If you hang around a blackjack table you'll hear people talking about “hard” hands and “soft” hands. Here's what they mean:
These are the three main ways to win but if you want more, jump ahead to our Blackjack Strategy Tips section to learn the most effective strategies we could get our hands on.
Blackjack is deceptively simple. The rules are easy to learn and you can start playing right away. But don't be fooled into thinking that's all there is to it. It's really important to learn basic blackjack strategy or else the casino will get an even bigger edge than they're entitled to.
|Type of win||Payout|
|Blackjack||3 to 2 i|
|Win with no blackjack||1 to 1 i|
|Tie with Dealer||Push i|
Casino games always have a house edge, that's the casino's statistical advantage that's built right into the rules of the game. People love blackjack because it actually allows you to use strategy to lower the house edge or, in some cases, turn the odds in your own favor.
It's important to remember that the house edge can't tell you how much you'll win or lose in one session. The more you play, however, the closer your numbers will be to the statistical house edge. The important thing to remember is that how well you play has a direct effect on the house edge in blackjack. Let's look at an example to show you what we mean.
Lisa is an experienced blackjack player and is playing near-perfect strategy which gives the house an edge of 0.8%.
That means for every $100 Lisa bets, on average, she'll lose 80 cents.
There are all kinds of odds at work in blackjack. Check out these fast stats to dig deeper into this game's mechanics and mathematics.
Unlike other games like baccarat, or betting on red and black in roulette, blackjack doesn't have a fixed house edge. That's because, as a player, you have so many strategy decisions at your disposal. An experienced player who plays properly can get the house edge down to half a percent but a beginner who doesn't learn basic strategy will be giving the casino a way bigger edge. Don't make that mistake.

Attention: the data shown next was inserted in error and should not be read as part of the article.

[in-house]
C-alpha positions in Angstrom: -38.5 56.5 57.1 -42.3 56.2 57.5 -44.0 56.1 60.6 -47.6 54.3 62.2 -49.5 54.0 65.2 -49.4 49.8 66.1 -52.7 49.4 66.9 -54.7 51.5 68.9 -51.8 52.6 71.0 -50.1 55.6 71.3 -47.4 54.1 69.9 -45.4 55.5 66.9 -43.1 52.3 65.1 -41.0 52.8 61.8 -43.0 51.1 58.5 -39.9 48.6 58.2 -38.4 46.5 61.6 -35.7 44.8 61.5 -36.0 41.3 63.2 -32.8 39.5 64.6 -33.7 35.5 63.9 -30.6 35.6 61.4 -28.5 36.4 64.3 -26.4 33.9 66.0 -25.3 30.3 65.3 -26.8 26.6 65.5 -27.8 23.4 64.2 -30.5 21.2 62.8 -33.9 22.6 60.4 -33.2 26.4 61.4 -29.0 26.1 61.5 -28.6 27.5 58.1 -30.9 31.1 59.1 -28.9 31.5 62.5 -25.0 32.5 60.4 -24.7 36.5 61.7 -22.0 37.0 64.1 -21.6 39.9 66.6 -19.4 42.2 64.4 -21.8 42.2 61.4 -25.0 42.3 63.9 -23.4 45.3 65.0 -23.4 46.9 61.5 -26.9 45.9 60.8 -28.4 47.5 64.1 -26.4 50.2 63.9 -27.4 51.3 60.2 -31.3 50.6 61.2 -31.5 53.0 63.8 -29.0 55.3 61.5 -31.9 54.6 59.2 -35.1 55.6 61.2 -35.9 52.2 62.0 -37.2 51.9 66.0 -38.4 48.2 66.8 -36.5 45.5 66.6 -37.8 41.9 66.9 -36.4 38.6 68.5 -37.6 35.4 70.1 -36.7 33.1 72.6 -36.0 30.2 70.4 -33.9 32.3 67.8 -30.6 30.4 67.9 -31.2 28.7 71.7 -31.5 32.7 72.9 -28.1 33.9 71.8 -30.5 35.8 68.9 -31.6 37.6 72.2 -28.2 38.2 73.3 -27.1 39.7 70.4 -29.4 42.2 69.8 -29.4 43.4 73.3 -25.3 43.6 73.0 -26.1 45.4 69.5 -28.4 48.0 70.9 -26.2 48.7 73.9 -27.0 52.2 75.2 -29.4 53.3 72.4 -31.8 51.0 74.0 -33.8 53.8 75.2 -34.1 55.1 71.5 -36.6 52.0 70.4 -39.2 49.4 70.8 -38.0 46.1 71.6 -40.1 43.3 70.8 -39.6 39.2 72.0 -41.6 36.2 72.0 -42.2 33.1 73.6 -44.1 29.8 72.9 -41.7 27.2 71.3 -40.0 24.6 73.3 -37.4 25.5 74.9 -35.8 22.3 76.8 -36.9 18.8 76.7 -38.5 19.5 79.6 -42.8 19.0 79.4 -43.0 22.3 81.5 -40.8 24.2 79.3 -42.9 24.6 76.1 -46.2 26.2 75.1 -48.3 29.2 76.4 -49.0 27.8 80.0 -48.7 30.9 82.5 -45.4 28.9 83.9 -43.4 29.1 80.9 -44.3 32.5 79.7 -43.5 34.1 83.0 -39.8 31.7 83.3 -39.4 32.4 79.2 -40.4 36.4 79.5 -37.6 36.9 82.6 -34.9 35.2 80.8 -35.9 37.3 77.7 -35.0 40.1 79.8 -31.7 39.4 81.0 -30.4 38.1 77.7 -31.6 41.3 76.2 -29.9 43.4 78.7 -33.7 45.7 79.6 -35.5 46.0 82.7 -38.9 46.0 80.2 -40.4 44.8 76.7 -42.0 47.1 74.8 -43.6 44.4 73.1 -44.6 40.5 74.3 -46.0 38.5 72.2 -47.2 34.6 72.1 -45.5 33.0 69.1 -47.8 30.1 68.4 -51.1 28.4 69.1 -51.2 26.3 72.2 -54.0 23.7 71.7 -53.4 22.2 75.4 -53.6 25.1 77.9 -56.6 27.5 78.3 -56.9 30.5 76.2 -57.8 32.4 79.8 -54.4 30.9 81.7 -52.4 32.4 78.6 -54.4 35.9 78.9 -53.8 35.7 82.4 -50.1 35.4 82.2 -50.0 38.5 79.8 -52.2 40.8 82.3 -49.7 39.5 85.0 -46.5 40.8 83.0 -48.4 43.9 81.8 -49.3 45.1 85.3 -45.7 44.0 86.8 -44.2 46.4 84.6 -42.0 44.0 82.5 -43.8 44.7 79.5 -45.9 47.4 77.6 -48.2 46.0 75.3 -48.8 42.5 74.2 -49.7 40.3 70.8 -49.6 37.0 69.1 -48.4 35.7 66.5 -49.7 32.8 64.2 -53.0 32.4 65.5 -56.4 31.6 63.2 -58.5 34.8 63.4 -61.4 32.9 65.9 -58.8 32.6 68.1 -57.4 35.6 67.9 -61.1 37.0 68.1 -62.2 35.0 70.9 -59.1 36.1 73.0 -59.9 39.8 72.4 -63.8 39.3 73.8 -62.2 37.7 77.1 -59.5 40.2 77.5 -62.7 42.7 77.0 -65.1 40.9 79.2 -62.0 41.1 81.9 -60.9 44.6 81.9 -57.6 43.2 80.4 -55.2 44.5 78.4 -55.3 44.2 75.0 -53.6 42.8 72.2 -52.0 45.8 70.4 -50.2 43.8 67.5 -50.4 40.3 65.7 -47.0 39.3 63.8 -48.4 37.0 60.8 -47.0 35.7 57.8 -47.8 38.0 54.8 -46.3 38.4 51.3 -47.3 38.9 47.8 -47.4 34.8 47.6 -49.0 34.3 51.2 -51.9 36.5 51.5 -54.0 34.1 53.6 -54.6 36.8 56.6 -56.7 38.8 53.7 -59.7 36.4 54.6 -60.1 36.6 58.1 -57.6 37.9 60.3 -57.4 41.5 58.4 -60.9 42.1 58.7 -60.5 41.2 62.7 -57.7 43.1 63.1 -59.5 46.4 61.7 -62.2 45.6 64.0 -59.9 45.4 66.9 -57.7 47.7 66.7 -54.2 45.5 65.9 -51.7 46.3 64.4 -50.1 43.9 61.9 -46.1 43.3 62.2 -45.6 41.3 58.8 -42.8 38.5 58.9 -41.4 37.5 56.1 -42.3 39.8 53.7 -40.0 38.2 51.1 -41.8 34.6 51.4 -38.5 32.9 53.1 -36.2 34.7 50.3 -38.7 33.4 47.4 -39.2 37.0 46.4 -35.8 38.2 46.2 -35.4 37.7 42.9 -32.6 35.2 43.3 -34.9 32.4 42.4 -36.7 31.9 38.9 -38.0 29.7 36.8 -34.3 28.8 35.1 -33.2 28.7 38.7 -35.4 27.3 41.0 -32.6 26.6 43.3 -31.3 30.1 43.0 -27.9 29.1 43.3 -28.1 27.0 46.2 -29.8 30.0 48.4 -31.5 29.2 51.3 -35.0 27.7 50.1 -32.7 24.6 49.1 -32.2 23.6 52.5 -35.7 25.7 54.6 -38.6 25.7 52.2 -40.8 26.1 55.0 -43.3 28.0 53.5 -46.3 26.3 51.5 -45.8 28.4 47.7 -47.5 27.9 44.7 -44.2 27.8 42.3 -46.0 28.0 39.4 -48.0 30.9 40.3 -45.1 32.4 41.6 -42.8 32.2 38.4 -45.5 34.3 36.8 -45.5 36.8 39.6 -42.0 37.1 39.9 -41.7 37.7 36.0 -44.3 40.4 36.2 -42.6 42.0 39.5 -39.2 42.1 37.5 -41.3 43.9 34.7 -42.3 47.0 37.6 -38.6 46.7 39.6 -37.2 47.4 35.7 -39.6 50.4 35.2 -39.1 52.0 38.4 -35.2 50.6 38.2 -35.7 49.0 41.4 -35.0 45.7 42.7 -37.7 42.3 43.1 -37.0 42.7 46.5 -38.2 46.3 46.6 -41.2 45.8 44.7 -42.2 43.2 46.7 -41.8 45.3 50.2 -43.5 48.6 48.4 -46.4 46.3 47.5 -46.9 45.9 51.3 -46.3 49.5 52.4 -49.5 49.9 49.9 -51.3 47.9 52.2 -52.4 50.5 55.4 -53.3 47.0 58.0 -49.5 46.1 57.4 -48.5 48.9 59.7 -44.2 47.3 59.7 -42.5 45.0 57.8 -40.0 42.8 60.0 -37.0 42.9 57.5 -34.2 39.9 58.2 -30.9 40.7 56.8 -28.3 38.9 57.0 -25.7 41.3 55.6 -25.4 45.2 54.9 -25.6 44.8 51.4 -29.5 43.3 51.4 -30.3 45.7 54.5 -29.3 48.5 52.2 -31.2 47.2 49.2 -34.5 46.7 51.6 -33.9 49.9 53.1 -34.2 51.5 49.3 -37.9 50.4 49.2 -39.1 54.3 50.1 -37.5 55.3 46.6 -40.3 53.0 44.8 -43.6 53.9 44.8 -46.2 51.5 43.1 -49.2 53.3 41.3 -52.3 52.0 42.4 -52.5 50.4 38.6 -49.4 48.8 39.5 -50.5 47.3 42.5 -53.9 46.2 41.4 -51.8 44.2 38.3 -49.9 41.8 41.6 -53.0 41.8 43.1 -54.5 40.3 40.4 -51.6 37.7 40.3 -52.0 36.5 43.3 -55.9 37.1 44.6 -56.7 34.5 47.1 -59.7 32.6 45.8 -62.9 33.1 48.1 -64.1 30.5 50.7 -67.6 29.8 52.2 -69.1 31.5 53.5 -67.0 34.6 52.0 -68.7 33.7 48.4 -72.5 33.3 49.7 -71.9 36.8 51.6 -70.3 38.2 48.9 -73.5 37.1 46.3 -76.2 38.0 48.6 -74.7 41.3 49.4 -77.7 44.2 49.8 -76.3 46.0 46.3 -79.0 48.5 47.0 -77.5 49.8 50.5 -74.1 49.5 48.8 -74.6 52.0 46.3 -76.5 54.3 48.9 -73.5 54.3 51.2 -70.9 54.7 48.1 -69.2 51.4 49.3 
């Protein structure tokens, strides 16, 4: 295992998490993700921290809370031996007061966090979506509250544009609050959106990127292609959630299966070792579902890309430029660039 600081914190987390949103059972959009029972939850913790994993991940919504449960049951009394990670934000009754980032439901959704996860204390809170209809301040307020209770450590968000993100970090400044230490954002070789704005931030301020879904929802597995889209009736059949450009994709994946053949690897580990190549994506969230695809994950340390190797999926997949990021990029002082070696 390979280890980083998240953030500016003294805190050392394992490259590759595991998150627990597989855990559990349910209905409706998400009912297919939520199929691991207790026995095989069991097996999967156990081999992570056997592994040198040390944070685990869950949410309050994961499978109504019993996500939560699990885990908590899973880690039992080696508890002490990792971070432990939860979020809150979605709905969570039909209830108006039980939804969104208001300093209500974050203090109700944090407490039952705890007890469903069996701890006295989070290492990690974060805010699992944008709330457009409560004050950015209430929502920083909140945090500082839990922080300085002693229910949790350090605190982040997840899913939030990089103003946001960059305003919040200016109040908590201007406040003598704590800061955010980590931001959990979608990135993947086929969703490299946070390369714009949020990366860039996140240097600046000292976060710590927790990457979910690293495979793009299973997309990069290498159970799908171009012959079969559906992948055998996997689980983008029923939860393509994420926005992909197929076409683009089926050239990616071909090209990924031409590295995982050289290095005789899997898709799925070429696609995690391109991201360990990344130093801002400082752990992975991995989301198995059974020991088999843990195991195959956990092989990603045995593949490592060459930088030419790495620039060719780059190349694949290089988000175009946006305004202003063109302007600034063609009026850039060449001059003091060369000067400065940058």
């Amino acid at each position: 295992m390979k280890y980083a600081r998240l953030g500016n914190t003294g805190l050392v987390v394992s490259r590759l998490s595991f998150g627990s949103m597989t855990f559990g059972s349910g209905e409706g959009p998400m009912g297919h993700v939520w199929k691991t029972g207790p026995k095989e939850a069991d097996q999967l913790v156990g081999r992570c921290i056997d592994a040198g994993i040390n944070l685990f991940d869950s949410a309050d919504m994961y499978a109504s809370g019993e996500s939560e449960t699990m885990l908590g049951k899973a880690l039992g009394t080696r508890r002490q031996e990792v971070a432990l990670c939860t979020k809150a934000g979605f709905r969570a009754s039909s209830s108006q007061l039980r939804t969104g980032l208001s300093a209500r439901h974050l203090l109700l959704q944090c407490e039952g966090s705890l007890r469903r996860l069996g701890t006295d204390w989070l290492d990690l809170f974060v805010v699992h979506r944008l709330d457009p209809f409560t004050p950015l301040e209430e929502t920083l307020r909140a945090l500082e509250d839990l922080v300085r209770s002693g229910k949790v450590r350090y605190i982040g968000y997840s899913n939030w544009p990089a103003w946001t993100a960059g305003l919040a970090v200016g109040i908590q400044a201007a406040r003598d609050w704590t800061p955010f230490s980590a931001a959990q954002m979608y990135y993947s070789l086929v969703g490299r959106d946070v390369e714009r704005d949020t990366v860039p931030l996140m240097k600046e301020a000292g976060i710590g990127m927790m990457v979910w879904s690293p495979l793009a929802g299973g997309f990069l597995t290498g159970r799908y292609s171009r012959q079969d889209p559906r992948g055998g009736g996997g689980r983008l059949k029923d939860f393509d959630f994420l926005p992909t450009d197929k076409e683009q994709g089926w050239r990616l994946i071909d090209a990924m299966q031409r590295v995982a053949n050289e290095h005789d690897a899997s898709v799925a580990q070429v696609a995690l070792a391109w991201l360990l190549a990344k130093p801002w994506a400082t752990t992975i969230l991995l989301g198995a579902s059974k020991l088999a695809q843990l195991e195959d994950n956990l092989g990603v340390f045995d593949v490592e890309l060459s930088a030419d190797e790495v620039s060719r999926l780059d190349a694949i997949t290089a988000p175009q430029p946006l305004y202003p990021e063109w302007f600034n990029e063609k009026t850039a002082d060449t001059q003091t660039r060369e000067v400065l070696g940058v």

“Play within your bankroll, pick your games with care and learn everything you can about the game. The winning will come. It has to. It's in the cards.”Bryce Carlson, author of Blackjack for Blood
Tips for succeeding at blackjack can be broken down into two main types.
First, you have gameplay tips like how to play certain hands.
Second, there are larger-picture decisions like which casino and what stakes to play and how to manage your bankroll. We're going to give you the best of both worlds right here.
Advanced blackjack strategy takes years to master but there are lots of easy rules you can add to your game quickly that will make a big difference. Just remember that the better you play, the better your odds are.
The best way to lay out all the best way for you to play all the different hands and situations is by using blackjack charts. To use these charts just find your hand on the far-left column as well as the dealer's up-card in the row across the top.
Splitting pairs in blackjack is an important part of good strategy but it's not as simple as just remember whether you should split a certain pair or not. You also have to take into account the dealer's card that's showing. Use this chart to figure out exactly how to play every pair in every situation.
When you have an ace in your hand that's being counted as 11 it's called a “soft hand” because you still have the option of counting your ace as one point instead. This chart shows you when to hit, stand, or double down with every single soft hand and dealer card combo.
This chart breaks down when to stand, hit or double-down when you have a hand with no ace or one where the ace is being counted as one point. Again, make sure to take into account the dealer's upcard when making your decisions.